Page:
Thanks to SRV for the post title - here's a bit of background music for you.
As people experience the psychological and financial impact of a recession, here's a summary of what we've laid out at our church to help people think through what to do about money.
The Scriptures are deadly serious about money - take the same approach.
There's a reason Jesus talks so much about money in the gospels. In my estimation, the most comprehensive resource on what the Scriptures teach about money is Randy Alcorn's Money, Possessions and Eternity.
What you do is driven by who you are.
Your identity shapes your activity. For us as a church, that means we make decisions about money in the light of our identity as missionaries in community empowered by the gospel.
What you do with money is a community project.
Because we are so easily deceived about what constitutes what we need versus what we want, we need other people who know us and love us enough to listen to us and ask good clarifying questions.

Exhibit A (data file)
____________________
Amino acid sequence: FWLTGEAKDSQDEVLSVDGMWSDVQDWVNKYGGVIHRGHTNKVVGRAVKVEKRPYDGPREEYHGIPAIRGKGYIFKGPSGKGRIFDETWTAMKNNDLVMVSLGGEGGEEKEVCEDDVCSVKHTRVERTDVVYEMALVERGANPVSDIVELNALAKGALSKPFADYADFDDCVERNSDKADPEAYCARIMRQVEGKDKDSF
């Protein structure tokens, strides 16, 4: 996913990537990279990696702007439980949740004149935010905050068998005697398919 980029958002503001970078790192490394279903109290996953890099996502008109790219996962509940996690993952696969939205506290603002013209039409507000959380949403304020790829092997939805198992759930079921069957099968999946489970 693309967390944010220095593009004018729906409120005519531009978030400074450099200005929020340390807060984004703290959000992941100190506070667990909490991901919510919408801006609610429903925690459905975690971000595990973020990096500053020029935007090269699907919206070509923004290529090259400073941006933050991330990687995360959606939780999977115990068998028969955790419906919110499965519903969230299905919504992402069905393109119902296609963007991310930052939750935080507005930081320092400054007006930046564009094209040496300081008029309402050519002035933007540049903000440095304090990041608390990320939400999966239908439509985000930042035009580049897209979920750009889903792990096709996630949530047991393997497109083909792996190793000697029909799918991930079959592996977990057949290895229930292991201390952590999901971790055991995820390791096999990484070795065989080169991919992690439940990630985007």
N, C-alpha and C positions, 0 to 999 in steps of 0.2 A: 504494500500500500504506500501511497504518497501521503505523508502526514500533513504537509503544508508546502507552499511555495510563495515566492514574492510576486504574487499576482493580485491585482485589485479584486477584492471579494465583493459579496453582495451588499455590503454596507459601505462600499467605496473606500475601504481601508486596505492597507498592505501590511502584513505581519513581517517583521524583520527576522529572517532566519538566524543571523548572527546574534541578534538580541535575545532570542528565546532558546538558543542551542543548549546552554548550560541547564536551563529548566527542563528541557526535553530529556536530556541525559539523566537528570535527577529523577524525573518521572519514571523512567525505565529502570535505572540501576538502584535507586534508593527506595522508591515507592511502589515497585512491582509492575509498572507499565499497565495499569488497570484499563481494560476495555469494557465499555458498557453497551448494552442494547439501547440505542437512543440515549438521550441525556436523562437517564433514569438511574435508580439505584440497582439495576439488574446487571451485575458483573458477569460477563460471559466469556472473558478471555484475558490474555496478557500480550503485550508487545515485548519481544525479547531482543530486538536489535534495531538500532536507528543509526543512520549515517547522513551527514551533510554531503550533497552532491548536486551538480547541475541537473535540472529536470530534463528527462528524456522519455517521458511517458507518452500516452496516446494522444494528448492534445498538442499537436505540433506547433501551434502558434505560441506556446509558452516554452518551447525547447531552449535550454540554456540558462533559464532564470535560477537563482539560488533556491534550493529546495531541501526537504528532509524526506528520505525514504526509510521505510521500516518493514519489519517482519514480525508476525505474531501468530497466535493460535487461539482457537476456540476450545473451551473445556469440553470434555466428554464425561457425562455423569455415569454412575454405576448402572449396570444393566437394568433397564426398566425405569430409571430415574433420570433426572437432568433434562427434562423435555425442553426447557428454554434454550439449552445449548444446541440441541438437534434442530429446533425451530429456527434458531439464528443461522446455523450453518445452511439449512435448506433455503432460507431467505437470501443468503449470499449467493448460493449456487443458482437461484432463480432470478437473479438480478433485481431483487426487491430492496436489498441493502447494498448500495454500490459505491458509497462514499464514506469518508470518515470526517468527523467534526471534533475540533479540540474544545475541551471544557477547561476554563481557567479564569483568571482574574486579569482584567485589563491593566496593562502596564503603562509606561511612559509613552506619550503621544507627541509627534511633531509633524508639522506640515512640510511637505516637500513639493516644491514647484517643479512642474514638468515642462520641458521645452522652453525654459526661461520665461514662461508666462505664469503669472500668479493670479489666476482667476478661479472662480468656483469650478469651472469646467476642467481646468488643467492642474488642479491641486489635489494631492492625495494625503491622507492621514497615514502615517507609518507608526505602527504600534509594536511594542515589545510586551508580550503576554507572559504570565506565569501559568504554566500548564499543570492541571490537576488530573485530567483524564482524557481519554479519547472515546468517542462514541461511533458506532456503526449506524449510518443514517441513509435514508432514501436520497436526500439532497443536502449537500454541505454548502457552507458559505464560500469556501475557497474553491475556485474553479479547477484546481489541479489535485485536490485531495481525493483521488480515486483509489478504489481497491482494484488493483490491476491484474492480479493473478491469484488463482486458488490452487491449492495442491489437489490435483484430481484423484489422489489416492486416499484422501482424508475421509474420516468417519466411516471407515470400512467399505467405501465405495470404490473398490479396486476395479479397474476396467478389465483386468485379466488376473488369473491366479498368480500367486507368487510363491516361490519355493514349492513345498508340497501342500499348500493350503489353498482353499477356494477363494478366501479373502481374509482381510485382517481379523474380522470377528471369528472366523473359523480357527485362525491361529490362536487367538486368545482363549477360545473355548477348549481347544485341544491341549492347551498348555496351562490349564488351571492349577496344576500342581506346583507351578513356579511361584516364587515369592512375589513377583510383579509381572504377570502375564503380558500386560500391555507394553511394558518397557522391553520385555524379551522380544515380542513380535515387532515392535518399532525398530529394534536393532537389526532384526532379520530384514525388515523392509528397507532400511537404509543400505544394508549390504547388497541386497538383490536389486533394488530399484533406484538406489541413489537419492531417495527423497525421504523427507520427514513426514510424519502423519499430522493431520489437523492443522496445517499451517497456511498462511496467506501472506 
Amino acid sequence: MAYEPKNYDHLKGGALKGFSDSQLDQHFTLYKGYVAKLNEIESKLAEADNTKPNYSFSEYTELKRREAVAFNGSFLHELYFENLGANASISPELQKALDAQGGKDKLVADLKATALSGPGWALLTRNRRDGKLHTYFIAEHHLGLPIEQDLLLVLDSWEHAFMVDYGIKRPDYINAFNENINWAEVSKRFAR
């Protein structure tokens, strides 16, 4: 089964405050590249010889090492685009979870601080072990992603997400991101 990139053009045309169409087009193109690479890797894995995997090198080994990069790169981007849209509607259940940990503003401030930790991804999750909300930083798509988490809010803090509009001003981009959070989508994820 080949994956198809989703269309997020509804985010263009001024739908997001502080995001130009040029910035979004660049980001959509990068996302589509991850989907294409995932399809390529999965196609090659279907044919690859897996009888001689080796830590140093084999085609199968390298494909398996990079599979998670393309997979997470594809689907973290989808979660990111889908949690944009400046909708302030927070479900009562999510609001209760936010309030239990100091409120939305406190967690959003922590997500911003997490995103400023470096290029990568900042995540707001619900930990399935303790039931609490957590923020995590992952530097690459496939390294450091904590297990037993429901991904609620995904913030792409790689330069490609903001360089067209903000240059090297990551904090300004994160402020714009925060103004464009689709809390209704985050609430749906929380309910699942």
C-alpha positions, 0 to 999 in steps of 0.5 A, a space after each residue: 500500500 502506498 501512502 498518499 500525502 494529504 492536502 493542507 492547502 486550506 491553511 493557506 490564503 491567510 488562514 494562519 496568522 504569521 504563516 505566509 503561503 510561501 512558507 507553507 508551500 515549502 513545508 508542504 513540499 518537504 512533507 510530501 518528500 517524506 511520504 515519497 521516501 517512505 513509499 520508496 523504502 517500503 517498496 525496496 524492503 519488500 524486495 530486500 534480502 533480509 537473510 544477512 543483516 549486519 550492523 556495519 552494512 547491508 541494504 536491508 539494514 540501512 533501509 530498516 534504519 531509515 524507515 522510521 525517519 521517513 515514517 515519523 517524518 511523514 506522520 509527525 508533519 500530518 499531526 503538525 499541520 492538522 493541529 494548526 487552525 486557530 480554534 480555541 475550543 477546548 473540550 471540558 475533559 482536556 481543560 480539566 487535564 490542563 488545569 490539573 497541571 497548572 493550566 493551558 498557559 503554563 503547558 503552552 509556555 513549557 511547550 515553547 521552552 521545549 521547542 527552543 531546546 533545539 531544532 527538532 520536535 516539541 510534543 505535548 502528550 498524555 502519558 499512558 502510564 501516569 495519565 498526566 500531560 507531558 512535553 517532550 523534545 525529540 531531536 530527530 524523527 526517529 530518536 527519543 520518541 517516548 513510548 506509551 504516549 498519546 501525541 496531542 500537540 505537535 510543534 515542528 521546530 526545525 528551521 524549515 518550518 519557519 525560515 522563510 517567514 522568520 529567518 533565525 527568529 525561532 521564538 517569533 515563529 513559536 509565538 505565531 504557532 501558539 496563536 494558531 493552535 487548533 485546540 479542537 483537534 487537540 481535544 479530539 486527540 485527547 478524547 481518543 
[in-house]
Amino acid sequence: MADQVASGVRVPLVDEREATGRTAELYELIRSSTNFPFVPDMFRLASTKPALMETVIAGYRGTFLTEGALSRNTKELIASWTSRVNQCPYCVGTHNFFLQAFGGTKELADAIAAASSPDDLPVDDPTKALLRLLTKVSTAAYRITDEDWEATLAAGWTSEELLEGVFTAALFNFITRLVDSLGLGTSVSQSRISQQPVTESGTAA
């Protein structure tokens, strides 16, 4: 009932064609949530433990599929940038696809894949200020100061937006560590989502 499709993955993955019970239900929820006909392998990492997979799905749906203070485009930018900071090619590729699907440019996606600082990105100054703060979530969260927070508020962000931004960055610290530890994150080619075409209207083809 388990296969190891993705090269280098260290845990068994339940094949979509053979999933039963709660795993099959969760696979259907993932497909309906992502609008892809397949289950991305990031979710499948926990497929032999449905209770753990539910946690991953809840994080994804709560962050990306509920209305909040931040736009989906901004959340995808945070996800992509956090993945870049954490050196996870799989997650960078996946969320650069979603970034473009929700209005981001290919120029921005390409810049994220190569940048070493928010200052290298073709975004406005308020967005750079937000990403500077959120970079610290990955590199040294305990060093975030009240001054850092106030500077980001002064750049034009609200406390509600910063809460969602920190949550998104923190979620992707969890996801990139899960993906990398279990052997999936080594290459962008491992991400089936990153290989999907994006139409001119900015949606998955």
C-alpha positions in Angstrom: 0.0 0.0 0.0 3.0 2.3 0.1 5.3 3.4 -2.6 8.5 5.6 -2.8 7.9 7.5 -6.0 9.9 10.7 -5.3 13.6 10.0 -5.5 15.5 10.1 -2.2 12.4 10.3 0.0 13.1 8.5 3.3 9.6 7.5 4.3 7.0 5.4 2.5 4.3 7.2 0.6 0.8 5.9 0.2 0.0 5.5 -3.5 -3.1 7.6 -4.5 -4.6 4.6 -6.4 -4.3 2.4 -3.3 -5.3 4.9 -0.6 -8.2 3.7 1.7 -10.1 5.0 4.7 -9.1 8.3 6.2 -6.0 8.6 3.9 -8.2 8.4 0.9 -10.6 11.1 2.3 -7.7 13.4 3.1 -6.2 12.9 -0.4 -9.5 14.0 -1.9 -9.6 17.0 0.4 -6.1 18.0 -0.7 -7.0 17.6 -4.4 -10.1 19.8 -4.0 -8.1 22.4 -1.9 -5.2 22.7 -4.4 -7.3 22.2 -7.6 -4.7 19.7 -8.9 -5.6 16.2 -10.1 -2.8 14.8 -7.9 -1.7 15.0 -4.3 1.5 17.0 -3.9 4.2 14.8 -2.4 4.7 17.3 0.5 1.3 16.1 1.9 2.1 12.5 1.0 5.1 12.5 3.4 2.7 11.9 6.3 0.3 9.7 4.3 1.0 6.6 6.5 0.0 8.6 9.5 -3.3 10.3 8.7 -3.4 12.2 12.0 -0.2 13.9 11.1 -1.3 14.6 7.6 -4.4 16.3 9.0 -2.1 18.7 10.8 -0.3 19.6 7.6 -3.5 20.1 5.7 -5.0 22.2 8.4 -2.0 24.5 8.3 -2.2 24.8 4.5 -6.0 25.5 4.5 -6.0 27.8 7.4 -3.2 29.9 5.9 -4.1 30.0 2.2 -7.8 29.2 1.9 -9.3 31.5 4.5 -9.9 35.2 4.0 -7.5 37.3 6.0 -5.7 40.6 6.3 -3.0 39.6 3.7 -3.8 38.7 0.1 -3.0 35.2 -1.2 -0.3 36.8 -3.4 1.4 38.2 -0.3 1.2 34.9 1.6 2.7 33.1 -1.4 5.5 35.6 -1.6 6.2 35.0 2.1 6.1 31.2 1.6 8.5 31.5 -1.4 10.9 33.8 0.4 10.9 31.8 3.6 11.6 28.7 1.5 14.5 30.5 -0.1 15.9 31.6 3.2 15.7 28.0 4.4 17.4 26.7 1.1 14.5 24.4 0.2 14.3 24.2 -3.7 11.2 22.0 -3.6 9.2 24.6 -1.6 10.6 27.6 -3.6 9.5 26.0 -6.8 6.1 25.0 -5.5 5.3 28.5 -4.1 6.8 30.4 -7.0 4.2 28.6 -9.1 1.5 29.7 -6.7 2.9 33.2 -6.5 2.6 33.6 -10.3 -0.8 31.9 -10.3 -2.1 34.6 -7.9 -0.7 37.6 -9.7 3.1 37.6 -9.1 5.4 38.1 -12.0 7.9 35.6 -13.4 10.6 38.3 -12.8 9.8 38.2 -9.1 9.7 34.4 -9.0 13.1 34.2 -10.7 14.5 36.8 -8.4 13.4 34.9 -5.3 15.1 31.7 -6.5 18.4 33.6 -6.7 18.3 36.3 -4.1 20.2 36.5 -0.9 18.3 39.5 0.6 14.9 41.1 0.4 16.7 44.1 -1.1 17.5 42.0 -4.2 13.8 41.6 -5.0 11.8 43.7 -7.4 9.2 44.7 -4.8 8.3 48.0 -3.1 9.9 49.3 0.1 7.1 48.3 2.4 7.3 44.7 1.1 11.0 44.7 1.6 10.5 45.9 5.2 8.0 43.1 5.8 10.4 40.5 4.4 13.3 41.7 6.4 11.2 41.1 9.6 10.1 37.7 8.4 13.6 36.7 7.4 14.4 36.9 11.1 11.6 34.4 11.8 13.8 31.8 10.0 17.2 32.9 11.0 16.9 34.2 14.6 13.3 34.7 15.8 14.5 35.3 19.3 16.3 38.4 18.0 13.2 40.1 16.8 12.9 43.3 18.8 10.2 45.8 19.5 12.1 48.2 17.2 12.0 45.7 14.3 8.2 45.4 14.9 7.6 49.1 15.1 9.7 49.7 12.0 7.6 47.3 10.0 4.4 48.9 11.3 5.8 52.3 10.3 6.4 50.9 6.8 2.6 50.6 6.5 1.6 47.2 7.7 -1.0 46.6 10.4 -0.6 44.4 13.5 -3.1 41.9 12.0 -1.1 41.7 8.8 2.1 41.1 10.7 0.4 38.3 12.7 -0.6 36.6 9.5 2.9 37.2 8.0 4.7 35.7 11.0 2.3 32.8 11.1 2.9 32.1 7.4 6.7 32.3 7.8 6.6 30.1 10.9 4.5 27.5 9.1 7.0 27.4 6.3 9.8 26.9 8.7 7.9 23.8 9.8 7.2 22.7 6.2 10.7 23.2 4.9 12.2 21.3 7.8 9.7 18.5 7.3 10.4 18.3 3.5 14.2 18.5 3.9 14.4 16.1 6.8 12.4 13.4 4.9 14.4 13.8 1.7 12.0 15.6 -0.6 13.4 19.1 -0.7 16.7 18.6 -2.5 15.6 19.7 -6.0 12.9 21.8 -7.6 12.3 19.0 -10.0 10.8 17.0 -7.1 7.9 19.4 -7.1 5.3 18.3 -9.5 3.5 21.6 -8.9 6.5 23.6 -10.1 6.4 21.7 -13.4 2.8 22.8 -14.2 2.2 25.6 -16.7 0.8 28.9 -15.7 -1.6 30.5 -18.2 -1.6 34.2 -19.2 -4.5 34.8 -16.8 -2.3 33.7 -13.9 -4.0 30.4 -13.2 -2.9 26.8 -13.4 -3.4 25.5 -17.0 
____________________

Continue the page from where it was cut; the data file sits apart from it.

Pursue simplicity and generosity.
The biblical pattern when finances get tight is not to maintain and save. Without dismissing the issue of savings, the pattern throughout the Scriptures is to live simply and generously.
Take one more step.
Biblical simplicity and generosity pushes the envelope of what culture considers to be normal. If the gospel creates a people who cut against the grain of societal standards, that means that the followers of Jesus will be more rigorous in their pursuit of simplicity and more lavish in their generosity than their friends and neighbors who don't know Jesus.
Depend on the grace of God in the gospel.
Rigorous simplicity and lavish generosity is impossible apart from God powerfully rewiring how we think and feel about money. And the issue seems to come down to this - money exists as currency that purchases our greatest security, comfort and satisfaction. The question is whether we find those things in a life that is centered on God or some other source of hope and delight.